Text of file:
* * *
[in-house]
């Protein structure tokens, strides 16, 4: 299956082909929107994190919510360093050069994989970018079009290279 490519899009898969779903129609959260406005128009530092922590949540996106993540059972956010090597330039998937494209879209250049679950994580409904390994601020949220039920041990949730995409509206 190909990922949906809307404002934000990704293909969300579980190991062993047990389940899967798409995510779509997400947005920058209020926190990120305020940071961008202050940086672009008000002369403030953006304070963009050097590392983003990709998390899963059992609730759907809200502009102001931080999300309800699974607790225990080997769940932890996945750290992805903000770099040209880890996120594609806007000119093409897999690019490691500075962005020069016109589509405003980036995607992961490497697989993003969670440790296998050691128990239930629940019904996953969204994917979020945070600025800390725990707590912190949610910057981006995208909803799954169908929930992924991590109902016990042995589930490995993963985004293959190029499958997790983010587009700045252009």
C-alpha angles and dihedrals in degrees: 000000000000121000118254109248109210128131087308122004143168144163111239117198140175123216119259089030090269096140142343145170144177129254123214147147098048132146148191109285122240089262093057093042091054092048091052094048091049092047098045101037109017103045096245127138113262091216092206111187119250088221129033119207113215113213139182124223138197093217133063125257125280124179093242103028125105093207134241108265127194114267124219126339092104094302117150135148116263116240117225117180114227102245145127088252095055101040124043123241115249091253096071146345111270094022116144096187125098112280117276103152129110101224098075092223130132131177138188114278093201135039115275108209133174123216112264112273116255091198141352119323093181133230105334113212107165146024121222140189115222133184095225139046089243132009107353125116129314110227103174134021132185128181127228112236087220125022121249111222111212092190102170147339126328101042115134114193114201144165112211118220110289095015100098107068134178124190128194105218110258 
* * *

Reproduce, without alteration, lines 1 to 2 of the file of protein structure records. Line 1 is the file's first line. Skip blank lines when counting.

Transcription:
[in-house]
């Protein structure tokens, strides 16, 4: 299956082909929107994190919510360093050069994989970018079009290279 490519899009898969779903129609959260406005128009530092922590949540996106993540059972956010090597330039998937494209879209250049679950994580409904390994601020949220039920041990949730995409509206 190909990922949906809307404002934000990704293909969300579980190991062993047990389940899967798409995510779509997400947005920058209020926190990120305020940071961008202050940086672009008000002369403030953006304070963009050097590392983003990709998390899963059992609730759907809200502009102001931080999300309800699974607790225990080997769940932890996945750290992805903000770099040209880890996120594609806007000119093409897999690019490691500075962005020069016109589509405003980036995607992961490497697989993003969670440790296998050691128990239930629940019904996953969204994917979020945070600025800390725990707590912190949610910057981006995208909803799954169908929930992924991590109902016990042995589930490995993963985004293959190029499958997790983010587009700045252009």